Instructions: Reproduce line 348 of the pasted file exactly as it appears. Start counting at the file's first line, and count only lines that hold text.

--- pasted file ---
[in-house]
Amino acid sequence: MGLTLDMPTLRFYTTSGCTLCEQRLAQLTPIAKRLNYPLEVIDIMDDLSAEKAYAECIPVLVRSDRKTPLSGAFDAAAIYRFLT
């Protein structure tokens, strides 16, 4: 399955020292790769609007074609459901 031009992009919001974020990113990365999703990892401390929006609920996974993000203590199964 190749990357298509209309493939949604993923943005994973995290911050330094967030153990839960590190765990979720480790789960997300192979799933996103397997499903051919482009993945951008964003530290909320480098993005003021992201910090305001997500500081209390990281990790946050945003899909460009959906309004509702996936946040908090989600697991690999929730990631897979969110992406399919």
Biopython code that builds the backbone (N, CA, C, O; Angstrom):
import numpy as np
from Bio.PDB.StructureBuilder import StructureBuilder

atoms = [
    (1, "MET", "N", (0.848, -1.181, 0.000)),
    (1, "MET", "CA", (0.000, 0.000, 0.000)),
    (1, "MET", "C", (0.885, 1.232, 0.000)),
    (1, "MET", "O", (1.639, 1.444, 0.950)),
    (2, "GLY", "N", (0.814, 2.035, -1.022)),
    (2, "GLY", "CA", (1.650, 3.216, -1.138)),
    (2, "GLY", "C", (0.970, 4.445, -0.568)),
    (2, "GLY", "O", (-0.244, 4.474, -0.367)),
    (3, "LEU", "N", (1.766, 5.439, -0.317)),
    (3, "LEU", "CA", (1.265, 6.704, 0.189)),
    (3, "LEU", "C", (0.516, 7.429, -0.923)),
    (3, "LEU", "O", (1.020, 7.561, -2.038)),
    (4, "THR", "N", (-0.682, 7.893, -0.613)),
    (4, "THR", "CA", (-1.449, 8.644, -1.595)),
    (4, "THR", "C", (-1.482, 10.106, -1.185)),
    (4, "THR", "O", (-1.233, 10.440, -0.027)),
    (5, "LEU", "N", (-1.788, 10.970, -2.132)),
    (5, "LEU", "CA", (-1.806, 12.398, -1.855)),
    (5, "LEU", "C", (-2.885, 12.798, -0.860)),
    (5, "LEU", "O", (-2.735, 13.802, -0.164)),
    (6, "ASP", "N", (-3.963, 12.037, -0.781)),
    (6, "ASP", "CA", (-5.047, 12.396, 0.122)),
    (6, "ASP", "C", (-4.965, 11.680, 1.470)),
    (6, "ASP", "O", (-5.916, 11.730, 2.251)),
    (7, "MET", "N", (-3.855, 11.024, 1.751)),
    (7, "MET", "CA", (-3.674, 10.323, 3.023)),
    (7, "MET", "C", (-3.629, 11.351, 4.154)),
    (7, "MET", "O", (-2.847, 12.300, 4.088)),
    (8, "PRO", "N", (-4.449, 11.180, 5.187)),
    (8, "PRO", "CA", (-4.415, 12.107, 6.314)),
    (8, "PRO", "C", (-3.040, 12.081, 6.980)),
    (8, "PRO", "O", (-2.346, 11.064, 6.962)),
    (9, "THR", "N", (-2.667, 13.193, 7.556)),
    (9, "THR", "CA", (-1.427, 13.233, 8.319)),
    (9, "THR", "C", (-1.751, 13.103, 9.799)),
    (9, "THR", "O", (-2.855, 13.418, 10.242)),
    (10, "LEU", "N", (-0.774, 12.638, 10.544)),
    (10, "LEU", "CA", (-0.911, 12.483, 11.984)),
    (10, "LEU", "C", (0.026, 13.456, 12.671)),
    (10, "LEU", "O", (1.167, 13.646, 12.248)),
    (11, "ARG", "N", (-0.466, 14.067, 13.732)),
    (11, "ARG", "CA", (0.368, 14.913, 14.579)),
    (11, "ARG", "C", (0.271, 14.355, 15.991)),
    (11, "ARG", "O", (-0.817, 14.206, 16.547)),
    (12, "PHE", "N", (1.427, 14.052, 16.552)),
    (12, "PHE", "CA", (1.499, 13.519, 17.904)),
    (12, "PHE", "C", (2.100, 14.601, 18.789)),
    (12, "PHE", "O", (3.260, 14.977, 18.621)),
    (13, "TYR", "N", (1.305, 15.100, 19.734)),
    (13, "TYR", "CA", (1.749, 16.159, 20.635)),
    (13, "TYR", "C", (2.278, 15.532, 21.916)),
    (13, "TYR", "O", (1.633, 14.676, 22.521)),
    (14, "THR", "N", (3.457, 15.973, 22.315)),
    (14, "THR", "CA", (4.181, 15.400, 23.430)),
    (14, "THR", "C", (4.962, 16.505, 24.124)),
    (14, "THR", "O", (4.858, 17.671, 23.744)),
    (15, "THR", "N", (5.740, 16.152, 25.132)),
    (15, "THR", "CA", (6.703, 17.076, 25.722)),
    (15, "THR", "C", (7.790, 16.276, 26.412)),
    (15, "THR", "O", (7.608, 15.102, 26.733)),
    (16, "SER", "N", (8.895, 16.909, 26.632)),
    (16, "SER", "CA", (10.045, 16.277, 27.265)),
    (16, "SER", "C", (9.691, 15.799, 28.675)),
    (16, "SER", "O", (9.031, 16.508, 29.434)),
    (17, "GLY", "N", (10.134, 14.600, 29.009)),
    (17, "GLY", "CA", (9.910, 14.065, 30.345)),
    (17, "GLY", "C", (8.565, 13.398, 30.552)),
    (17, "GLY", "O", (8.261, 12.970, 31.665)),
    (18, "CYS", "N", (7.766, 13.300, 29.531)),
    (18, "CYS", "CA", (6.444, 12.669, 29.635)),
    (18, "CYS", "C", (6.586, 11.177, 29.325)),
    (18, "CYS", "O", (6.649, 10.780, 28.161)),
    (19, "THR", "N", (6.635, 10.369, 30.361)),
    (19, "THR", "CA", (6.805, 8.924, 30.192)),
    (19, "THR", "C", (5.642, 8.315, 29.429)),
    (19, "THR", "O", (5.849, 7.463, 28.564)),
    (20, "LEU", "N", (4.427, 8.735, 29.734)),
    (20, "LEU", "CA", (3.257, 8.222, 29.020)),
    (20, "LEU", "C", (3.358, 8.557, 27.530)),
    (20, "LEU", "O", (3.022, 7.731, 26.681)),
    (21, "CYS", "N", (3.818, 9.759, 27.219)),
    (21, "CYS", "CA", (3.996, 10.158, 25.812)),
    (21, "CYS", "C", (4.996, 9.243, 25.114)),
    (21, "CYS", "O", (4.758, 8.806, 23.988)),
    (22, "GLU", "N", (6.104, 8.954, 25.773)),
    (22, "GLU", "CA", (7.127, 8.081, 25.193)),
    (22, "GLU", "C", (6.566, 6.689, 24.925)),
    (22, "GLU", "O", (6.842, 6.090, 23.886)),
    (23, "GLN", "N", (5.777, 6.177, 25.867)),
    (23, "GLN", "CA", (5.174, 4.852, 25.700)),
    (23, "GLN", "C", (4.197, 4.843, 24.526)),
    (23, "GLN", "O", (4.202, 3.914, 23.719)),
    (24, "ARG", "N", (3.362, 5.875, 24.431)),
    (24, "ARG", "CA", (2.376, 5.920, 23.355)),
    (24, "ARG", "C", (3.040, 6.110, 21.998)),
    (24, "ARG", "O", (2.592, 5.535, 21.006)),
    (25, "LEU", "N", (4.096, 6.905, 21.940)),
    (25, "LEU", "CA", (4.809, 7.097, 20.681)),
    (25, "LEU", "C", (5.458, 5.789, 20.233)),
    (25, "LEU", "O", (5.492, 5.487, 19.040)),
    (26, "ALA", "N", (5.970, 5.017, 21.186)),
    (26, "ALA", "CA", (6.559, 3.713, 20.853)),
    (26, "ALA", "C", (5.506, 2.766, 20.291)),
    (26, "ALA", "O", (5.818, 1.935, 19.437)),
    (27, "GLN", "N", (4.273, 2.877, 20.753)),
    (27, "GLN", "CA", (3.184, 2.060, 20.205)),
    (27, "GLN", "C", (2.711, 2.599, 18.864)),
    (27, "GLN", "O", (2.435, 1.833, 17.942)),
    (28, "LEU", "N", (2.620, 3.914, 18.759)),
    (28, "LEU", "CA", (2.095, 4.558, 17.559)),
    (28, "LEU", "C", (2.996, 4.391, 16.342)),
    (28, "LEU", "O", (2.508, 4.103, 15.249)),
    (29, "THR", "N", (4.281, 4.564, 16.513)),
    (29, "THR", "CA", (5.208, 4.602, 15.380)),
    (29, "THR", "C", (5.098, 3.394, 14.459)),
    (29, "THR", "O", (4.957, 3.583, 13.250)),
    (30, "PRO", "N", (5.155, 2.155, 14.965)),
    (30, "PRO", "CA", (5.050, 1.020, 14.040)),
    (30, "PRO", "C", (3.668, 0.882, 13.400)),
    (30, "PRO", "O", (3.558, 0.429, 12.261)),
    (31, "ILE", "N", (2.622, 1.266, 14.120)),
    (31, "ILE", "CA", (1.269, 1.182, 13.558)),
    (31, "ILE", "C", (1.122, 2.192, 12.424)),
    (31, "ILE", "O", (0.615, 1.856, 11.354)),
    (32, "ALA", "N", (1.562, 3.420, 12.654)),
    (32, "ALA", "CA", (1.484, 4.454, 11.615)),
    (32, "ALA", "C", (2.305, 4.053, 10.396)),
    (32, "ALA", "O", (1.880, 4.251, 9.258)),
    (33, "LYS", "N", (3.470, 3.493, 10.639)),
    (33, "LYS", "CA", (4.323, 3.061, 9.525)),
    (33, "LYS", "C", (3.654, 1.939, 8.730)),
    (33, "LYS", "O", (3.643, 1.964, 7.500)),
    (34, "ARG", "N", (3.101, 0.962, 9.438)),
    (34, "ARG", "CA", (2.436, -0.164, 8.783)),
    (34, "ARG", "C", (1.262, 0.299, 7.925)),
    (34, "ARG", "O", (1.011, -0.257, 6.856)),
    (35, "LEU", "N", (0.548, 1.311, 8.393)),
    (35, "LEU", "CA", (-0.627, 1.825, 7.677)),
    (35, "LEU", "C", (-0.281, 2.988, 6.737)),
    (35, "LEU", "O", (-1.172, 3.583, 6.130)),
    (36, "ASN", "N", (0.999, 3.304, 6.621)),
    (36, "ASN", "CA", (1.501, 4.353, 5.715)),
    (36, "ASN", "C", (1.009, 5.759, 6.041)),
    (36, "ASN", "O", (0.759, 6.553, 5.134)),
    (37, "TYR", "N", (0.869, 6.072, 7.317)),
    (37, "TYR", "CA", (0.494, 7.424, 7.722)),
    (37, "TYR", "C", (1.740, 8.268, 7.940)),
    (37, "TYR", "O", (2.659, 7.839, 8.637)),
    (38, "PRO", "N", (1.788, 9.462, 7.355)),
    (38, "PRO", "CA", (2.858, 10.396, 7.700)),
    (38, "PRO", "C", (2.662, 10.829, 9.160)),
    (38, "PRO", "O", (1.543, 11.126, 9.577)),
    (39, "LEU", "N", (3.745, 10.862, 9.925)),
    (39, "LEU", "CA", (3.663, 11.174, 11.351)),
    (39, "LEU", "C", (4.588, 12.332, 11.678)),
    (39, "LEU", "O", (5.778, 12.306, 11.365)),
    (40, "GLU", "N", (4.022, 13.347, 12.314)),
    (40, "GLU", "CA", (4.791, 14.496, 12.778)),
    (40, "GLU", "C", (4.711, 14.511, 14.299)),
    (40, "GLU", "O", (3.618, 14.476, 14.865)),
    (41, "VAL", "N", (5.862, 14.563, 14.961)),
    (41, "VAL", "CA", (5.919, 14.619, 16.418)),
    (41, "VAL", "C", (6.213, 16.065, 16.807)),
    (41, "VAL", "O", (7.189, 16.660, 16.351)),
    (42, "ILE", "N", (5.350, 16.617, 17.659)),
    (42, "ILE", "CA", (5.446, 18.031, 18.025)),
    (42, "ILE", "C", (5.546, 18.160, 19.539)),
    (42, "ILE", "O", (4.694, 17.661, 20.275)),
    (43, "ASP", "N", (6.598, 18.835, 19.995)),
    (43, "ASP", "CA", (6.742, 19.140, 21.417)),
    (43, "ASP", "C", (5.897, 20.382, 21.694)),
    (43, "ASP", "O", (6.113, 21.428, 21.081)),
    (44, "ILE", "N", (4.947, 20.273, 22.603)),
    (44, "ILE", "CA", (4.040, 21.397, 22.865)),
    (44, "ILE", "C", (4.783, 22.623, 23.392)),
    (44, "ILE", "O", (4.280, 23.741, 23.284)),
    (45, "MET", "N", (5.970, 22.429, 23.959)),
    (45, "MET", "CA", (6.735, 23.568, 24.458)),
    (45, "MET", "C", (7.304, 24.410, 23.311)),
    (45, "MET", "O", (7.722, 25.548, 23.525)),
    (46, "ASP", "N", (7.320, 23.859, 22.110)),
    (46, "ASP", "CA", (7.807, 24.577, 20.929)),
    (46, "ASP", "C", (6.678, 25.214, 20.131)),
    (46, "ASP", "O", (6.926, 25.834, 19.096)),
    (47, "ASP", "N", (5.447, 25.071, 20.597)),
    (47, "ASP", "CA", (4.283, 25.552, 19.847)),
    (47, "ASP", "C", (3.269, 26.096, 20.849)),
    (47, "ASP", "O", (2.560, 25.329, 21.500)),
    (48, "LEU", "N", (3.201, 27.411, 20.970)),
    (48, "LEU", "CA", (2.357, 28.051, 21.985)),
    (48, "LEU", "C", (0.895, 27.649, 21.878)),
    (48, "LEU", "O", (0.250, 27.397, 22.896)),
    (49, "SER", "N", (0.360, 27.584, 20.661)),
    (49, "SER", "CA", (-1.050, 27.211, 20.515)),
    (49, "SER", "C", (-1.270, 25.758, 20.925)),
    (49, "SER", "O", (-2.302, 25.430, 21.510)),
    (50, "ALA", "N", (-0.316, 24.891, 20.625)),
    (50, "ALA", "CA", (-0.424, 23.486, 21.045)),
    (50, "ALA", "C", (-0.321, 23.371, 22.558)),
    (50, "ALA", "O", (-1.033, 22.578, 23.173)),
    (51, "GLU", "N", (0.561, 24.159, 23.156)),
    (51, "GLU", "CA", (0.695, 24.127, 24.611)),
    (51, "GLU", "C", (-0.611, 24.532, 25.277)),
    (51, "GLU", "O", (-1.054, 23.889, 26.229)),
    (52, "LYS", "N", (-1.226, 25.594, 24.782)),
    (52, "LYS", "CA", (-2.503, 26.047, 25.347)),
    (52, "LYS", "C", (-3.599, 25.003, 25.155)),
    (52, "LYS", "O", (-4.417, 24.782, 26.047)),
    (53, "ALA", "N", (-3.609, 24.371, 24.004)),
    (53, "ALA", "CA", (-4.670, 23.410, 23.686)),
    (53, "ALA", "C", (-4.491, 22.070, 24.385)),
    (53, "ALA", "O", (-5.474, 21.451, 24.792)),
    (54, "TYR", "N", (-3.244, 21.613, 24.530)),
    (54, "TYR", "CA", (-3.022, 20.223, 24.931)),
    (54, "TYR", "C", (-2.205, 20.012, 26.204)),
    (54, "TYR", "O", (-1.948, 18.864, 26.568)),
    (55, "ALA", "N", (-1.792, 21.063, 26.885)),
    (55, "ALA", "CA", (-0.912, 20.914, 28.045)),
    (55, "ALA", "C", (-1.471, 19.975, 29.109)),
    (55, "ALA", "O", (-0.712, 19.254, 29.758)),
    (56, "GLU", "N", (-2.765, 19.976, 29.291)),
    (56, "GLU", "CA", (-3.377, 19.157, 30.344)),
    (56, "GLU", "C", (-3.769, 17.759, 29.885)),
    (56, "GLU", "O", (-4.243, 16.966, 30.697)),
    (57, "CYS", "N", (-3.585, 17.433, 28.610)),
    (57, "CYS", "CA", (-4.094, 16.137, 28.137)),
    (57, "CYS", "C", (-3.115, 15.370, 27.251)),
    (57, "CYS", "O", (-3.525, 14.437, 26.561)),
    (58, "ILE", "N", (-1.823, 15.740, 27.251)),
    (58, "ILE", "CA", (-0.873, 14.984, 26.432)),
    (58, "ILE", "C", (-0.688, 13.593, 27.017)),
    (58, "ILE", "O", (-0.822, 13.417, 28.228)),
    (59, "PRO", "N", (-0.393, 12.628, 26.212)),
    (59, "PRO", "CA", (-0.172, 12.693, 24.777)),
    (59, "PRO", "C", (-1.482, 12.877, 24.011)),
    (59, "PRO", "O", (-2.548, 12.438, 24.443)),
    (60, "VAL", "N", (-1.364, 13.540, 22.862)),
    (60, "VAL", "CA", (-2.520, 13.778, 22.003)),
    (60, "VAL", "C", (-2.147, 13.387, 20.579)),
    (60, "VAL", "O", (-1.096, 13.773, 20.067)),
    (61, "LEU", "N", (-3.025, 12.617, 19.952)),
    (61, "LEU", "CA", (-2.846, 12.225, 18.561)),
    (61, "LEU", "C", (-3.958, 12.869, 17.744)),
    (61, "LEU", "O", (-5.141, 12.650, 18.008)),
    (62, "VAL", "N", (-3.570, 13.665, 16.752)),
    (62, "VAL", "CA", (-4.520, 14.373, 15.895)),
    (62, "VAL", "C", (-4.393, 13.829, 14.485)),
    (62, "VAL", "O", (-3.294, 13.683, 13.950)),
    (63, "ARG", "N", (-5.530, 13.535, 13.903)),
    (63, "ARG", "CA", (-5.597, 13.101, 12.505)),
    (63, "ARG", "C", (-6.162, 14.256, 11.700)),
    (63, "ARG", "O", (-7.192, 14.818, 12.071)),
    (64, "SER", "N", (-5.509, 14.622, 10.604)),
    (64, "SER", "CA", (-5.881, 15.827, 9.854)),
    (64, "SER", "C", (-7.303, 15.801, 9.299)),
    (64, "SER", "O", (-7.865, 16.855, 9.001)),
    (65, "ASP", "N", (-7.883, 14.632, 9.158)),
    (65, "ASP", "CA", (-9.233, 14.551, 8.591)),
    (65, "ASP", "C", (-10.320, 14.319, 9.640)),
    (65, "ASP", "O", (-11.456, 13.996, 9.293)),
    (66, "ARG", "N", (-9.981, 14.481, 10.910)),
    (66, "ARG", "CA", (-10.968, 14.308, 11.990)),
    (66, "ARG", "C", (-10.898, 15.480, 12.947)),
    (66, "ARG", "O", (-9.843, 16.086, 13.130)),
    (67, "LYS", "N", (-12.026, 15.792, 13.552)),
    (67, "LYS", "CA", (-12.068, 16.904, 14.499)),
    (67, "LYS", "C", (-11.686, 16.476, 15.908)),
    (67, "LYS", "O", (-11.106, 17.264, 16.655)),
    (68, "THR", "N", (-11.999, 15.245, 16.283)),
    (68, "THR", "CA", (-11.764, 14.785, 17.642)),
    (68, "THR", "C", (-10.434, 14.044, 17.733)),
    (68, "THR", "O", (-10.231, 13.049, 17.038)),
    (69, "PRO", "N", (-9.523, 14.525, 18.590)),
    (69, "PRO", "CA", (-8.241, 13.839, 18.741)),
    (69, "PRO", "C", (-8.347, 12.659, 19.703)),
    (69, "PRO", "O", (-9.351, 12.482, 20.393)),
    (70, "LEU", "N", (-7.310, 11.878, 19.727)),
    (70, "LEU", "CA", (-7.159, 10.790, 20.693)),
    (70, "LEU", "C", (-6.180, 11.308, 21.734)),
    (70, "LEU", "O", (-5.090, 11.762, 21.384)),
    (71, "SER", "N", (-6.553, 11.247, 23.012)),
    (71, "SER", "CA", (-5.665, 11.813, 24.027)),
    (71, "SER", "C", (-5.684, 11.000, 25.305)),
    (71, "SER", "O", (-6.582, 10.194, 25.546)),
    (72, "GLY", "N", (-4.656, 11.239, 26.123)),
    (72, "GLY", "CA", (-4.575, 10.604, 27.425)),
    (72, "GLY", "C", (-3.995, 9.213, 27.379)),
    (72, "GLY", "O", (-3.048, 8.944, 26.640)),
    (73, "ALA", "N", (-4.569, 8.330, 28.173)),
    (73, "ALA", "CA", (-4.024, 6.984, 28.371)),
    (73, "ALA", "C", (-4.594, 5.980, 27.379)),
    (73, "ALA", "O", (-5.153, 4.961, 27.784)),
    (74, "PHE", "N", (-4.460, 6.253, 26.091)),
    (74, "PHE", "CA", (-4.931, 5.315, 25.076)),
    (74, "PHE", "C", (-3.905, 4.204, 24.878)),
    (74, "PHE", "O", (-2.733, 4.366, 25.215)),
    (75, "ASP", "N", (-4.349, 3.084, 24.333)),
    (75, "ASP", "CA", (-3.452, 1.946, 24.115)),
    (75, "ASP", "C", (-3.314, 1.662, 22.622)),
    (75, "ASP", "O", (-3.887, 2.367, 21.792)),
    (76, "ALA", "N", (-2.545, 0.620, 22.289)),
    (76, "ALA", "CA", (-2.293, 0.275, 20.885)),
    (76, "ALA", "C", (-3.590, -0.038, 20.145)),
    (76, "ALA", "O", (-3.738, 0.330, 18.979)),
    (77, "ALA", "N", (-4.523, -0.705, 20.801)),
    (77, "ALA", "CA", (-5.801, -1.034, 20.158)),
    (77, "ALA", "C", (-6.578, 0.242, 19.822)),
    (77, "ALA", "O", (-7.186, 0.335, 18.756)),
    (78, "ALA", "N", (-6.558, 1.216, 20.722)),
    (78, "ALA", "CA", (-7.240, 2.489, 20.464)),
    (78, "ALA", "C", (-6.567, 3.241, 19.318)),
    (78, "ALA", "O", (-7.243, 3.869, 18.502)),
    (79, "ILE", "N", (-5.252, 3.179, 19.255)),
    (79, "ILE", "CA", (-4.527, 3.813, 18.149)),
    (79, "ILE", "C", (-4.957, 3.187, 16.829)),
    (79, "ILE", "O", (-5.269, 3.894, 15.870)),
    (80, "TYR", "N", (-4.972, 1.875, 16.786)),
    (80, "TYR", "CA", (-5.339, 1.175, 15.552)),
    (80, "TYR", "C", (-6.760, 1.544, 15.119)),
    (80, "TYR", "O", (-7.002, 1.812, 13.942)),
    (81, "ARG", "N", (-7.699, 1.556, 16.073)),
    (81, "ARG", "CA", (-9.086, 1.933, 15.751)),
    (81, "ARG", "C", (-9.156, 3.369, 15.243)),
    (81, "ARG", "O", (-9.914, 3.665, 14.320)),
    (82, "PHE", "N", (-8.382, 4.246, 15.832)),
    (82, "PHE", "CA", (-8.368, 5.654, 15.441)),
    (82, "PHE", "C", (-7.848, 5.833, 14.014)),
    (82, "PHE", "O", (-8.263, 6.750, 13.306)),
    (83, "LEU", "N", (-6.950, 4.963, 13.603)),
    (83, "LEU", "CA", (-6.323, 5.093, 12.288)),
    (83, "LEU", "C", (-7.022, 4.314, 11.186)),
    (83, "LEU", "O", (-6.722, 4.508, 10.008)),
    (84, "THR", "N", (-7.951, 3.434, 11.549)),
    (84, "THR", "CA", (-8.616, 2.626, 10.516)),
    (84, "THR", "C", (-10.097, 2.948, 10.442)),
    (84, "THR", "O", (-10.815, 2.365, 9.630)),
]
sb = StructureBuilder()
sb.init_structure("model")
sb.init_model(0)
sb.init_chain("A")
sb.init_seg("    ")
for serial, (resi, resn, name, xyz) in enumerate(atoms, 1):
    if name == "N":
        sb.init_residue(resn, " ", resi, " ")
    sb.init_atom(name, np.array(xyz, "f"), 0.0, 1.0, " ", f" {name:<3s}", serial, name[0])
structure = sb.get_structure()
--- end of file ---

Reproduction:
sb.init_chain("A")